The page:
# 6.2.8 Required Practical: Investigating SHM

### Required Practical: Investigating SHM

#### Equipment List

• Resolution of measuring equipment:
• Stopwatch = 0.01 s
• Metre Ruler = 1 mm

#### SHM in a Mass-Spring System

• The overall aim of this experiment is to calculate the spring constant of a mass-spring system
• This is done by investigating how the time period of the oscillations varies with the mass
• This is just one example of how this required practical might be carried out

Variables

• Independent variable = mass, m
• Dependent variable = time period, T
• Control variables:
• Spring constant, k
• Number of oscillations

#### Method

1. Set up the apparatus, with no masses hanging on the holder to begin with
2. Pull the mass hanger vertically downwards between 2-5 cm as measured from the ruler and let go. The mass will begin to oscillate
3. Start the stopwatch when it passes the nail marker
4. Stop the stopwatch after 10 complete oscillations and record this time. Divide the time by 10 for the time period (which is the mean)
5. Add a 50 g mass to the holder and repeat the above between 8-10 readings. Make sure the mass is pulled down by the same amount before letting go
• An example table might look like this:

#### Analysing the Results

• The time period of a mass-spring system is given by: • Where:
• T2 = time period (s)
• m = mass (kg)
• k = spring constant (N m–1)

• Squaring both sides of the equation gives: • Comparing this to the equation of a straight line: y = mx
• y = T
• x = m
• Gradient = 4π2 / k
1. Plot a graph of T2 against m and draw a line of best fit
3. The spring constant, k, is therefore equal to: • The spring constant can also be found using the Hooke’s Law equation (F = –kx)
• An experiment can be carried out and k found from the gradient of a plot of the force F against the extension x
• The two values could then be compared

#### SHM in a Simple Pendulum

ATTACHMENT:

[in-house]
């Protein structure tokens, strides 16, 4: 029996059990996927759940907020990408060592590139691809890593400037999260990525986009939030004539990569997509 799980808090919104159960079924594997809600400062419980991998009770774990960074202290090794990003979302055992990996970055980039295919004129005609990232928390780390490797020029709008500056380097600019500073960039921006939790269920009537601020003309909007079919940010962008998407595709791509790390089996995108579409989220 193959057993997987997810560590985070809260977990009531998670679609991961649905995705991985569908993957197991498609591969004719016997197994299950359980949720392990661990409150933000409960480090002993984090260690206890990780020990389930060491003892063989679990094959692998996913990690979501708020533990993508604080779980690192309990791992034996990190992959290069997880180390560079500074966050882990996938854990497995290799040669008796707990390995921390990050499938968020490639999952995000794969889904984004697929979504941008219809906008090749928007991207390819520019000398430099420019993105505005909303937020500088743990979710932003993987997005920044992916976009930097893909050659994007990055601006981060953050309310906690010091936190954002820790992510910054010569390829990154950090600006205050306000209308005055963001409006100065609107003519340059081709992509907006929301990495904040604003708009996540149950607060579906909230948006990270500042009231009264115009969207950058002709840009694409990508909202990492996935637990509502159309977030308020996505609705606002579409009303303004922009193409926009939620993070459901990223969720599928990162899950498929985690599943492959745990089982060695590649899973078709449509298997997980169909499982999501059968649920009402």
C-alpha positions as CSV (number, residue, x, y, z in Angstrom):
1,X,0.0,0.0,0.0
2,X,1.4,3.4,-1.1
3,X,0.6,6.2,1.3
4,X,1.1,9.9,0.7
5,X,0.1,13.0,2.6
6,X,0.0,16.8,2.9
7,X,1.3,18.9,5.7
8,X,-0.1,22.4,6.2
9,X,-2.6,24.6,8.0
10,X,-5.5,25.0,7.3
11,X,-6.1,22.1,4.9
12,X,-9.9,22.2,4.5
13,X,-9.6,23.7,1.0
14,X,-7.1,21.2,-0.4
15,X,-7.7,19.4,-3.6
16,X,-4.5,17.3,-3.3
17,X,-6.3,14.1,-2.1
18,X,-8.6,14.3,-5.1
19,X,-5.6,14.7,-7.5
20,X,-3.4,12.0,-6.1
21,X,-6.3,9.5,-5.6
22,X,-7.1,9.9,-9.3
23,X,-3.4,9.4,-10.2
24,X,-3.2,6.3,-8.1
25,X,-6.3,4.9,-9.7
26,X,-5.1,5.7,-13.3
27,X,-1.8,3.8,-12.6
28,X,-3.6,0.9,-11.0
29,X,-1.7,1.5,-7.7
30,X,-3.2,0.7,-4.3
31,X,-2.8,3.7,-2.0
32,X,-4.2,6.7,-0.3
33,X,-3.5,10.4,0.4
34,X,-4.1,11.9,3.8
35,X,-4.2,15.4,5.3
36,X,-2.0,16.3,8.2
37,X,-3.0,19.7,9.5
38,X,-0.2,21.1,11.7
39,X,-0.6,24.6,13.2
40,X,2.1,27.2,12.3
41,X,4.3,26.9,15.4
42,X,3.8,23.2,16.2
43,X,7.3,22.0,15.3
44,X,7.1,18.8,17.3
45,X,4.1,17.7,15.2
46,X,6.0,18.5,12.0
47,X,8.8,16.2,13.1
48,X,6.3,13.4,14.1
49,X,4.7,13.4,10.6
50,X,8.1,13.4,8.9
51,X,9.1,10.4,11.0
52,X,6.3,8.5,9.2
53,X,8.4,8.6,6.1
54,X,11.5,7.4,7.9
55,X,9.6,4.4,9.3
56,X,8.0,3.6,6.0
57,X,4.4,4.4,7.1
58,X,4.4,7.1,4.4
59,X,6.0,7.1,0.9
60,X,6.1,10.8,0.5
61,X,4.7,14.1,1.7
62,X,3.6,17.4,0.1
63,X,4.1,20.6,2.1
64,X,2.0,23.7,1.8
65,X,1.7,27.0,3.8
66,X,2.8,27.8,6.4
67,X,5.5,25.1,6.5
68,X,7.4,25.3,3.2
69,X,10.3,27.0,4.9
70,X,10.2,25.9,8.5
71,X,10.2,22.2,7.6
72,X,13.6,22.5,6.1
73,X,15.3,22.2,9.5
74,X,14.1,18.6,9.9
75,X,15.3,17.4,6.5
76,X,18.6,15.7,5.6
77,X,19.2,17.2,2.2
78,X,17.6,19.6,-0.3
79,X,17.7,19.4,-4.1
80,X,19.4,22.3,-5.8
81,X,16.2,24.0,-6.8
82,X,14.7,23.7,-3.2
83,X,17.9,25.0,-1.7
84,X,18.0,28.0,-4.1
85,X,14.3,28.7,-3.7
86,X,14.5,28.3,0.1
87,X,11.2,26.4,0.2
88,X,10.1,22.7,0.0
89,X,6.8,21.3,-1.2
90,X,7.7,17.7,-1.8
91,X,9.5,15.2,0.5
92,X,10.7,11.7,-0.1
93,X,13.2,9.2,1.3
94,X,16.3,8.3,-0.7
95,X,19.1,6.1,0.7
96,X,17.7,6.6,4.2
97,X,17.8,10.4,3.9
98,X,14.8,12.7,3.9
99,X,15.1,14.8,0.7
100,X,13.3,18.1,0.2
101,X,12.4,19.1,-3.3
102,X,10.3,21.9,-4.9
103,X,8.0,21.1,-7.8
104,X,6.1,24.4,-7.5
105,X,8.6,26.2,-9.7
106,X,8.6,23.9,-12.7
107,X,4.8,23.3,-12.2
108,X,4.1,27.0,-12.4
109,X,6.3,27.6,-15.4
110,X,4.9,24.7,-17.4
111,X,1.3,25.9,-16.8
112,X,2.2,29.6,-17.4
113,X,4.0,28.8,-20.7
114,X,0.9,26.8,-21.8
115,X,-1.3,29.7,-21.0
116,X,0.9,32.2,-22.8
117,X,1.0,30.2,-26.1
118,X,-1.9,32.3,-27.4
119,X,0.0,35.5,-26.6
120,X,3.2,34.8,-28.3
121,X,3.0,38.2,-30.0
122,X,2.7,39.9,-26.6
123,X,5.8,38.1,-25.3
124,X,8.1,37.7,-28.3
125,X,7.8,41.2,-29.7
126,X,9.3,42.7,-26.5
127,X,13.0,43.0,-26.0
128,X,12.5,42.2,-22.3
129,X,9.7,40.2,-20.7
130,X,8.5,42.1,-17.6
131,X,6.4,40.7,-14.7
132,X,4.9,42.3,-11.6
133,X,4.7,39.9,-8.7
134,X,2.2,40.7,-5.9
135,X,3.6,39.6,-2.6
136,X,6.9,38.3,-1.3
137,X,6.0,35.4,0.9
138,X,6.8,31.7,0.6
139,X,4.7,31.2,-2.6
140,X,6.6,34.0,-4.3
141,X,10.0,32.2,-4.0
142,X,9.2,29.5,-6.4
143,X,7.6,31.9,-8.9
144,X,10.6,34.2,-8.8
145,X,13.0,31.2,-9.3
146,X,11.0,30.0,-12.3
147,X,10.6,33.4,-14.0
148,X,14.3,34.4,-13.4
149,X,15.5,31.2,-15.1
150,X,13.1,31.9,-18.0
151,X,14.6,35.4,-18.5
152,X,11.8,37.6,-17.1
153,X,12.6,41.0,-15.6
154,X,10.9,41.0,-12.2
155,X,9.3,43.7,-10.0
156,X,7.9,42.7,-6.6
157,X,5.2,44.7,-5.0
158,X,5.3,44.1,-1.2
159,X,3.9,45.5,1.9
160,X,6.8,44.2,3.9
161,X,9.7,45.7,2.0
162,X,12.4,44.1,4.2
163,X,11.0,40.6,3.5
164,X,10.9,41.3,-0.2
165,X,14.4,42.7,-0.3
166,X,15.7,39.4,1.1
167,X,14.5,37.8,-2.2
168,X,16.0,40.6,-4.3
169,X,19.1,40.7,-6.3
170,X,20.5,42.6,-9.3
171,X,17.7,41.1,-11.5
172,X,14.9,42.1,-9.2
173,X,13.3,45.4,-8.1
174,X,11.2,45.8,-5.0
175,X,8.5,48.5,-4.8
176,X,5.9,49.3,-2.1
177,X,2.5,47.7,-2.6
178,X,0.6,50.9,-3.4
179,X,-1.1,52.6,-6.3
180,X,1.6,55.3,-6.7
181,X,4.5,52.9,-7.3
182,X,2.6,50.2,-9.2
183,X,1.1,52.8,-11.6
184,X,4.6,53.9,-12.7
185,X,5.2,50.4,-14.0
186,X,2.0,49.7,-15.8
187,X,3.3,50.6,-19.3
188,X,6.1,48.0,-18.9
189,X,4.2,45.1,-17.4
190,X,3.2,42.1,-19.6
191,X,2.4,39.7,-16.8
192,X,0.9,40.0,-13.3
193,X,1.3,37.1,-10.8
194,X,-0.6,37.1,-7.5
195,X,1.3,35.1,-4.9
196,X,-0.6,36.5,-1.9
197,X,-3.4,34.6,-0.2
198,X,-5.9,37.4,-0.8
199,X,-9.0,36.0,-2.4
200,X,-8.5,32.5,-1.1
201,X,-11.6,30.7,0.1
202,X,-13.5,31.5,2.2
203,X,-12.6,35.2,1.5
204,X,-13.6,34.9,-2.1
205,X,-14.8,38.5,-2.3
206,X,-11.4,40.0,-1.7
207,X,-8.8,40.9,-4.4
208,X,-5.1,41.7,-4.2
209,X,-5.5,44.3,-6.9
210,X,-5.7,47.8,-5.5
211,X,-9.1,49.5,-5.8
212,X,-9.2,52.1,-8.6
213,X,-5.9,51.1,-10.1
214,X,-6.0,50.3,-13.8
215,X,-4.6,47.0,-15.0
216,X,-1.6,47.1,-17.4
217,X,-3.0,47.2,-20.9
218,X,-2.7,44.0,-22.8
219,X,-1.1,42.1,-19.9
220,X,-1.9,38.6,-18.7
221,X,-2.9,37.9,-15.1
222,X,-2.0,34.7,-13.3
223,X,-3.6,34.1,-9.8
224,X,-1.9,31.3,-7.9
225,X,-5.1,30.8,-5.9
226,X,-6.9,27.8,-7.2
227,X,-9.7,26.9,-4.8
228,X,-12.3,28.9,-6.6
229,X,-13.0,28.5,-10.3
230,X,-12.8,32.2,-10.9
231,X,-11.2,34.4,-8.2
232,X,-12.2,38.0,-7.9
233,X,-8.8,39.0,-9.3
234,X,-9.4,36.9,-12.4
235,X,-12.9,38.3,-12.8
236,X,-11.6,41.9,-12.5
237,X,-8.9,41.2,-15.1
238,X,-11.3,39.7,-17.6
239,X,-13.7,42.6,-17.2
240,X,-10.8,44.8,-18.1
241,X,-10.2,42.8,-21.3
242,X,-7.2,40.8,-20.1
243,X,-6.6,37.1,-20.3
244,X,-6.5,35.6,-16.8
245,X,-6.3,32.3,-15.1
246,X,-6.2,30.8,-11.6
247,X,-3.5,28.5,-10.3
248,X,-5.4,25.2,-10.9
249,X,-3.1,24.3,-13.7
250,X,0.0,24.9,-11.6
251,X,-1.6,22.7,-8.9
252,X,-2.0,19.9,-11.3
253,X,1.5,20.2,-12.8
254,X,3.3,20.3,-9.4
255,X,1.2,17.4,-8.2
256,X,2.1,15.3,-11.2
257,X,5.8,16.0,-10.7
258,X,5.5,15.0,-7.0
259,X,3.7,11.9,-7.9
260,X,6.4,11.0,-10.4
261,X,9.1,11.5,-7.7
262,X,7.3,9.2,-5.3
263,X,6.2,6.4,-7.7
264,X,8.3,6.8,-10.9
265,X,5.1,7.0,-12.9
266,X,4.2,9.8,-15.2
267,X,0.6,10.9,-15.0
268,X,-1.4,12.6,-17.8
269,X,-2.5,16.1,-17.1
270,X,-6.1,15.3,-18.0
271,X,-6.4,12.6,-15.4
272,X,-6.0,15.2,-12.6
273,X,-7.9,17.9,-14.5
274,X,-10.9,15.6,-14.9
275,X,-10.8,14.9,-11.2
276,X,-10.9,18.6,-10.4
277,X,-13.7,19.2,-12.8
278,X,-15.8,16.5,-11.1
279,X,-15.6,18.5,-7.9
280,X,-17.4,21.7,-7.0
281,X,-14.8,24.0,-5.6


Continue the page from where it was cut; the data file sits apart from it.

• The overall aim of this experiment is to calculate the acceleration due to gravity from a simple pendulum
• This is done by investigating how the time period of its oscillations varies with its length
• This is just one example of how this required practical might be carried out

Variables

• Independent variable = length, L
• Dependent variable = time period, T
• Control variables:
• Mass of pendulum bob, m
• Number of oscillations

#### Method

1. Set up the apparatus, with the length of the pendulum at 0.2 m
2. Make sure the pendulum hangs vertically downwards at equilibrium and inline directly in front of the needle marker
3. Pull the pendulum to the side at a very small angle then let go. The pendulum will begin to oscillate
4. Start the stopwatch when the pendulum passes the needle marker. One complete oscillation is when the pendulum passes through the equilibrium, then to one amplitude and the other and then back to the equilibrium again (not just from side to side)
5. Stop the stopwatch after 10 complete oscillations and record this time. Divide the time by 10 for the time period (which is the mean)
6. Increase the length of the pendulum by adjusting the string and the wooden block and repeat the above for 8-10 readings. The ruler is used to measure the string and ensure it is measured from the wooden blocks to the centre of mass of the bob. Also, make sure the mass is pulled to the side by the same amount before letting go for the oscillations

• An example table might look like this:

#### Analysing the Results

• The time period of a simple pendulum is given by: • Where:
• T = time period (s)
• L = length of the pendulum (kg)
• g = spring constant (N m–1)
• Squaring both sides of the equation gives • Comparing this to the equation of a straight line: y = mx + c
• y = T2
• x = L
• gradient m = 2 / g
• c = 0
1. Plot a graph of T2 against L and draw a line of best fit
3. The acceleration due to gravity is equal to: #### Evaluating the Experiments

Systematic Errors:

• Reduce parallax error by being at eye level with the marker

Random Errors:

• Record the time taken for 10 full oscillations, then divide by 10 for one period reduces random errors
• The oscillations may not completely go from side to side, and end up in a circle. Therefore, keep the amplitudes relatively small (only a few cm) and repeat the readings if they do take a different trajectory
• A motion tracker and data logger could provide a more accurate value for the time period and reduce the random errors in starting and stopping the stopwatch (due to reflex times)
• The equation for the time period of a pendulum bob only works for small angles, so make sure the pendulum is not pulled too far out to the side for the oscillations
• For the mass-spring system, the oscillations may not stay completely vertical. Therefore, keep the amplitudes relatively small (only a few cm) and repeat the reading making sure they are vertical

#### Safety Considerations

• The suspended masses or pendulum bob could damage the surface if they were to fall. Make sure to keep a soft surface directly below the equipment
• Only pull down the mass and spring system a few centimetres for the oscillations, as larger oscillations could cause the masses to fall off and damage the equipment
• The wooden blocks must be tightly clamped together to hold the string for the pendulum in place, otherwise the pendulum may dislodge during oscillations and fall off
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